5G High Altitude Platform Capable of 30% Cut in Mobile Network Carbon Emissions by 2035, according to Telecoms Decarbonisation Research
STL Partners, a leading telecoms research and consulting business, has released fresh decarbonization research examining the impact of employing High Altitude Platforms (HAP) to beam 5G to mobile consumers on mobile network energy use and emissions.
LONDON, Dec. 16, 2021 – In comparison to existing and future 4G and 5G masts, STL’s research forecasted the carbon emissions and sustainable energy of the hydrogen-powered Stratomast HAP, created by UK-based Stratospheric Platforms. The United Kingdom was used to mimic the benefits of decarbonization, with plans for the United States and Japan in 2022.
When compared to ground-based installations, the analysis found that Stratospheric Platforms’ flying 5G mast may save over 0.45 million tons of CO2 per year — the equivalent of removing 225,000 fossil fuel automobiles from the road. By 2035, terrestrial networks in the United Kingdom might save 4.5 million MWh of energy.
Richard Deakin, CEO Stratospheric Platforms said, “research published today sets out a compelling case for telecom operators and governments to use high altitude aero platforms as a key component in their decarbonisation goals.”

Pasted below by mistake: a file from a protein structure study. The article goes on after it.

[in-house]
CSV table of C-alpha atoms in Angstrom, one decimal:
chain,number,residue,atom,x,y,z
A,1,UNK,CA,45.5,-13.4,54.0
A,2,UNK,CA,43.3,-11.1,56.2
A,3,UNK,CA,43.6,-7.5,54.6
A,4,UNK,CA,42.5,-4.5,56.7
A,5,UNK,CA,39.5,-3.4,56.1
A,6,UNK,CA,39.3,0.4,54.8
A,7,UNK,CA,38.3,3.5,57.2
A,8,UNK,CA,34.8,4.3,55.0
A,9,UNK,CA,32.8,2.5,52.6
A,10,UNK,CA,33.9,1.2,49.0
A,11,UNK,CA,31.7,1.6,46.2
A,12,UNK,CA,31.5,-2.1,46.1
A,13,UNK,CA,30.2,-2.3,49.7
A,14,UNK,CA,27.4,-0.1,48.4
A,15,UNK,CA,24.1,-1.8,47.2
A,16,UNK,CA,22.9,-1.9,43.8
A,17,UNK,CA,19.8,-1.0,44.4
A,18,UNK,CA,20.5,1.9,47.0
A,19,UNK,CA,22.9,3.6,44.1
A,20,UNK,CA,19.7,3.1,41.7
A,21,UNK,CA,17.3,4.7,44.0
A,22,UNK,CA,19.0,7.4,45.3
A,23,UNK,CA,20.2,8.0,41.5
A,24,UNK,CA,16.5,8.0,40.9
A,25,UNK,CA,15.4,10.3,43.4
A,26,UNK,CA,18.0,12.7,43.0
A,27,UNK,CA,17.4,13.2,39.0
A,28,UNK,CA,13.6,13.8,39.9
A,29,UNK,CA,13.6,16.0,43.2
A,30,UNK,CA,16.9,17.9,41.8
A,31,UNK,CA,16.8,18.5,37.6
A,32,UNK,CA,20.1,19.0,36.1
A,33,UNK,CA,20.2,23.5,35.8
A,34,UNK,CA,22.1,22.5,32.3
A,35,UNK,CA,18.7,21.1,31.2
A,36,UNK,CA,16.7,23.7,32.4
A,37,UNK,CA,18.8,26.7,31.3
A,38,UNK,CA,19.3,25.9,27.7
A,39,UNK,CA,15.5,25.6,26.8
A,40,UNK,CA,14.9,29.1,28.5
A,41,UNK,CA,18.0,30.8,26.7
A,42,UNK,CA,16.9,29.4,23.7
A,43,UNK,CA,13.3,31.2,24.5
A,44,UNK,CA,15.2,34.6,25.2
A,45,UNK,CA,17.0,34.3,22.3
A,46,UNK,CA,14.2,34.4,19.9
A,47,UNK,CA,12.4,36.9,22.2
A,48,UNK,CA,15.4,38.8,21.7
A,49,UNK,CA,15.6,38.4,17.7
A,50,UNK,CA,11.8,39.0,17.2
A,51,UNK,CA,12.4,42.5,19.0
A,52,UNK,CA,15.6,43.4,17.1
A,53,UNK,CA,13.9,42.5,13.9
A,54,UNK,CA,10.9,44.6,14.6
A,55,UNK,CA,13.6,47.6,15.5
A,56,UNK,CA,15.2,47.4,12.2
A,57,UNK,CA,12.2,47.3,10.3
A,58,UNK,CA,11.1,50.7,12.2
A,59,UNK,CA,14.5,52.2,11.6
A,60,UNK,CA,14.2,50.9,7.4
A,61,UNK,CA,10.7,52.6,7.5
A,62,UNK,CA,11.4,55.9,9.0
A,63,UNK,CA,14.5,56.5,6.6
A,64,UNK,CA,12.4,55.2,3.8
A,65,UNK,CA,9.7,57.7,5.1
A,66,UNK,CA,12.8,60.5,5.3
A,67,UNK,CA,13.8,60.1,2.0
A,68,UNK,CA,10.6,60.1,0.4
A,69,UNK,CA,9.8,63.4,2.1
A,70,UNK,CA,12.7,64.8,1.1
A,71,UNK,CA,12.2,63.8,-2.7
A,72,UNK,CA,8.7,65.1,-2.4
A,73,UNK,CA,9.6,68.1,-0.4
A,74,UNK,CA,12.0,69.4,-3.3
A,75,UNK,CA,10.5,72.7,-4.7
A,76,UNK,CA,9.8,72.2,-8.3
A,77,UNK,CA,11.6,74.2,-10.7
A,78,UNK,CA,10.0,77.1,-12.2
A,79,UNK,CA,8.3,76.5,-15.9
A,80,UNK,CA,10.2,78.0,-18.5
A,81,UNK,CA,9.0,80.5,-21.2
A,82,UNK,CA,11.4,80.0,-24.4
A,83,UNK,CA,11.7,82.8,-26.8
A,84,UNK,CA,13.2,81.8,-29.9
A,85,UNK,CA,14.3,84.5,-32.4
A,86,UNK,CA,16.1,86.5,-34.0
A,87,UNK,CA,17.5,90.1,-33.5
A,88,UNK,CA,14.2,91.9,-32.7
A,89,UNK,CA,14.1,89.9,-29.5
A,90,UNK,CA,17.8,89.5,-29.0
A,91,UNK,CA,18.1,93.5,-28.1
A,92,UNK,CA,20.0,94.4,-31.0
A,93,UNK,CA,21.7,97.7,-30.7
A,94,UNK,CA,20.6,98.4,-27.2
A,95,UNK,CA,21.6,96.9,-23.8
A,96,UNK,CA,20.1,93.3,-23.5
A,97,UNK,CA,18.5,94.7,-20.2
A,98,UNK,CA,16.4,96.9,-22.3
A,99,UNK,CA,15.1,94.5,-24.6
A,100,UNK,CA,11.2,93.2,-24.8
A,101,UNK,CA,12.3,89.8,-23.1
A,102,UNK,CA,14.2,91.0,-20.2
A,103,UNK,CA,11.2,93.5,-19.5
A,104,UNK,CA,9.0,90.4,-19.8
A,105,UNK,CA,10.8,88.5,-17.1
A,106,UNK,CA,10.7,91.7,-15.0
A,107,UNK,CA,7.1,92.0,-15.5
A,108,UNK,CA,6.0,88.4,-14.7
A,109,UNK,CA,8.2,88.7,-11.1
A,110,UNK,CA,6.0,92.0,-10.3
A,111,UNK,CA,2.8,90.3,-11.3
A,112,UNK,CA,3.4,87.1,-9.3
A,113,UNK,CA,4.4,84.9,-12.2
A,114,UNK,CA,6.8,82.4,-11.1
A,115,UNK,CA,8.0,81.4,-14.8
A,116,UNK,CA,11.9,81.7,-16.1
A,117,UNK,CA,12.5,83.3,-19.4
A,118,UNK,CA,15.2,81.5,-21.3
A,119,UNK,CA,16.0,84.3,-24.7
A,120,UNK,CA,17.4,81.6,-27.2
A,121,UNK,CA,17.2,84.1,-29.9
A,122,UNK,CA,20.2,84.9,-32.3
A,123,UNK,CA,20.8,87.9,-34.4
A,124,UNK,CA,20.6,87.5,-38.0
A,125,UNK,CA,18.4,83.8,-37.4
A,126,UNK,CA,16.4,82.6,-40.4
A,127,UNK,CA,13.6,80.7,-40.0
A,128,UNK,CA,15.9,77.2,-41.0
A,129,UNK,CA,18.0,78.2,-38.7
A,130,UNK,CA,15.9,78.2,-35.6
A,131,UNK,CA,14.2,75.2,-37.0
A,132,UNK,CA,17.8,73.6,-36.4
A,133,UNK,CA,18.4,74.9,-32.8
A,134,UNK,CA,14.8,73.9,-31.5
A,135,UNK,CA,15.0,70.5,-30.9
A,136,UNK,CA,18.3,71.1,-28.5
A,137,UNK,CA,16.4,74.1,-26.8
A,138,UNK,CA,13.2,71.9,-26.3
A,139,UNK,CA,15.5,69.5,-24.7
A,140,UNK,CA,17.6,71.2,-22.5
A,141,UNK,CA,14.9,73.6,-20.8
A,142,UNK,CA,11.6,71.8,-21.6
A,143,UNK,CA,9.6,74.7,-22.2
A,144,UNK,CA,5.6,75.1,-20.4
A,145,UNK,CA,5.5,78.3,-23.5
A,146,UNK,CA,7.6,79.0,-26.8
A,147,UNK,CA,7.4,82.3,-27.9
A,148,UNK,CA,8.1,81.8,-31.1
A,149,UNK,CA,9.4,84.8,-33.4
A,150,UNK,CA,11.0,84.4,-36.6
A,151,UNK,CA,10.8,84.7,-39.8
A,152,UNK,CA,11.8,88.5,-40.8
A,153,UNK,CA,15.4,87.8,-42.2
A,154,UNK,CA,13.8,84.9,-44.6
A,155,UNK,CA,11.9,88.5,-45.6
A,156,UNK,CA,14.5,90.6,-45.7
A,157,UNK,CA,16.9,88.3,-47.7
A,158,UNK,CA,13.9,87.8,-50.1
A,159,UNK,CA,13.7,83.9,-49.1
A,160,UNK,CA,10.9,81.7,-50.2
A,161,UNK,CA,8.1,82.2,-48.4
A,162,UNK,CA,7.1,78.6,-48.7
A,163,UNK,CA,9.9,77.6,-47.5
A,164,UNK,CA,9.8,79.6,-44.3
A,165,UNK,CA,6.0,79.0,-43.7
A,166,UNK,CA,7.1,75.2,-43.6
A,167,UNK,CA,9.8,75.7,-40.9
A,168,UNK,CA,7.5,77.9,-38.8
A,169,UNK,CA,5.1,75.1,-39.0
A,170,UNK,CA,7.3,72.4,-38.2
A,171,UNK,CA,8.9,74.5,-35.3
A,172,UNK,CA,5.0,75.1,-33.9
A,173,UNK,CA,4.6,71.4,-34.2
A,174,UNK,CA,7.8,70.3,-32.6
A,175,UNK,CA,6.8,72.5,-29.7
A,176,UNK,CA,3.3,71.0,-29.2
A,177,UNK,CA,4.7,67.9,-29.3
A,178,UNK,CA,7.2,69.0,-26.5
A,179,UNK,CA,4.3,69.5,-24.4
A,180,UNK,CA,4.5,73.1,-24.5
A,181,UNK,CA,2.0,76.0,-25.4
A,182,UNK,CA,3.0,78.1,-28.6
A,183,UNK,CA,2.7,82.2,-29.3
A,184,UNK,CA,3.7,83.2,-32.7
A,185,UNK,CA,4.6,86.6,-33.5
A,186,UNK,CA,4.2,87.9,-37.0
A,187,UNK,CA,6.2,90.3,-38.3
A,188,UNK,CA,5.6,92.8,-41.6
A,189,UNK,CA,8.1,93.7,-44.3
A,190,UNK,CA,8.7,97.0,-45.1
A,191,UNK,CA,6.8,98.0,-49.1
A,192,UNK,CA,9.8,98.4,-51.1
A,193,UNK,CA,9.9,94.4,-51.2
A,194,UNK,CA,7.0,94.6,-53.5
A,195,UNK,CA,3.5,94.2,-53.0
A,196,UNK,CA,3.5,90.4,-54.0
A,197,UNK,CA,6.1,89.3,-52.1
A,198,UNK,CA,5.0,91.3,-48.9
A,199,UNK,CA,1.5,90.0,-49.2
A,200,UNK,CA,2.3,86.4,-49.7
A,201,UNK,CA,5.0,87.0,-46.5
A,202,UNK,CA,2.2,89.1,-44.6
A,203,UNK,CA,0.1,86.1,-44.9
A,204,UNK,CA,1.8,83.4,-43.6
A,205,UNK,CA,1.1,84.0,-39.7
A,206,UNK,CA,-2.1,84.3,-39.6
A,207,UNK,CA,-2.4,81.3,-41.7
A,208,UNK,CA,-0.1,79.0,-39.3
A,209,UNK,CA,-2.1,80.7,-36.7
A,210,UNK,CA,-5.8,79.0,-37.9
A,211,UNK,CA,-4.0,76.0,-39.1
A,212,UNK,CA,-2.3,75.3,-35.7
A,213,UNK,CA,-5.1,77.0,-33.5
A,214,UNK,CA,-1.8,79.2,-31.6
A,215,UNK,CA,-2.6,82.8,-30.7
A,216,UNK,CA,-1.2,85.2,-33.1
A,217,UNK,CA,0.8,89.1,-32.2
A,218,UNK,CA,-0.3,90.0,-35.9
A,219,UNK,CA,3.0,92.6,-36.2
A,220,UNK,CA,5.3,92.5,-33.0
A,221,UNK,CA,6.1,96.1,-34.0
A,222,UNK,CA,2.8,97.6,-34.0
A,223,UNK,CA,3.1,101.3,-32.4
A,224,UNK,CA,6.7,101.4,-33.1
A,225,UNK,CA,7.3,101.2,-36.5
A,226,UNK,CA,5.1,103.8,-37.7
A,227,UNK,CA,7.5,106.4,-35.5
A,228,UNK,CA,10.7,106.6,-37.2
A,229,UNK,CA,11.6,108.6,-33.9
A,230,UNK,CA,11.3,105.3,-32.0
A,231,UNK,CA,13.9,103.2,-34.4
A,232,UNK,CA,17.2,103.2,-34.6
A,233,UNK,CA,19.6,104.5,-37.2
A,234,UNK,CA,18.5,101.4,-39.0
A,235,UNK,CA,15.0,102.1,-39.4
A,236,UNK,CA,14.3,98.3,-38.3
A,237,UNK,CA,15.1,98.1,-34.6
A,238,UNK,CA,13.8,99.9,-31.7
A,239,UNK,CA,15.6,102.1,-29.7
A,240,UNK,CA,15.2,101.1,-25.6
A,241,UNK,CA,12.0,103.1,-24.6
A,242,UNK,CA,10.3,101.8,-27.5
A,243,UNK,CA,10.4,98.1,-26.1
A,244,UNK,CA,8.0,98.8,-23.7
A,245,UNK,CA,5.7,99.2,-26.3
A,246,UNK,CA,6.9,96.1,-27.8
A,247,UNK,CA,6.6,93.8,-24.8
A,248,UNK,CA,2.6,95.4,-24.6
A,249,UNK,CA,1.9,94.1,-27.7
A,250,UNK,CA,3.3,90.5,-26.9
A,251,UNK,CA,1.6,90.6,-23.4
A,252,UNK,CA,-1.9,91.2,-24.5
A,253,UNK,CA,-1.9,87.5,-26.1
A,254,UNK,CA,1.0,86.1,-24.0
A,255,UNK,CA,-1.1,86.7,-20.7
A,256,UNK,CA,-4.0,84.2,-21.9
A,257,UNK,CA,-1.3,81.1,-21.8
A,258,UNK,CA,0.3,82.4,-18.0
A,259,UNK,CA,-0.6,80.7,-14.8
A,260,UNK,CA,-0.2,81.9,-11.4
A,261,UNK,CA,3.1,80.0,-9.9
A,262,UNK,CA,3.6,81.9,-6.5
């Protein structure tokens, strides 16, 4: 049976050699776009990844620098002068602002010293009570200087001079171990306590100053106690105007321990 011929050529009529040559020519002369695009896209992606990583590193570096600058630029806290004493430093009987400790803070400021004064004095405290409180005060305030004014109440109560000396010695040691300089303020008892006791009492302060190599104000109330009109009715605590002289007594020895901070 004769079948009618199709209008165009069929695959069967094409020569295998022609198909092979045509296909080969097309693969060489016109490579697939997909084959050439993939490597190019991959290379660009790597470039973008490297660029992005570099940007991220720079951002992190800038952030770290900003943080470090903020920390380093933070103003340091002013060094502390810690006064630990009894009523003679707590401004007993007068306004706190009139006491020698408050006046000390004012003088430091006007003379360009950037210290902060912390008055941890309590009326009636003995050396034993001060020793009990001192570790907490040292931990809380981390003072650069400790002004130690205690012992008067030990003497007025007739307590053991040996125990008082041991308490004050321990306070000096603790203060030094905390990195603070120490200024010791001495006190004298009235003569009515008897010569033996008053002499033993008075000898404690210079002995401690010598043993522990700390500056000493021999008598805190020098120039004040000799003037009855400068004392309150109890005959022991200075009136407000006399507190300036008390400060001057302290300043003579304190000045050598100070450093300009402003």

He went on to say, “Stratospheric Platforms offers the only airborne hydrogen-powered telecoms platform capable of full flight control and a loiter time of up to 6 days. As consumers consider the benefits of 5G and soon 6G, they will quickly come to terms with the environmental and societal impact of masts being built as close as 500 meters apart and this is where our HAP provides the only sustainable alternative.”
STL’s research calculates a potential reduction of between 10% and 30% of the cell-site energy in the UK. This is made up of:
- Savings from cell sites not built. An estimated 4,600 rural cell sites that would not need to be built according to operators’ coverage plans.
- Savings from decommissioned cell sites. Between 4,100 and 8,300 cell sites could be decommissioned by 2035, as a result of new coverage from Stratomast HAP.
STL Consulting Director, Philip Laidler commented, “This research brings new insights for both the telecoms and aerospace industries. The study shows the potentially positive environmental impact of Stratospheric Platforms’ HAP on existing mobile networks in a densely-populated, advanced market such as the UK. The findings will be even more compelling in other markets and HAPs should be considered an option for accelerating the industry’s journey to net-zero, globally.”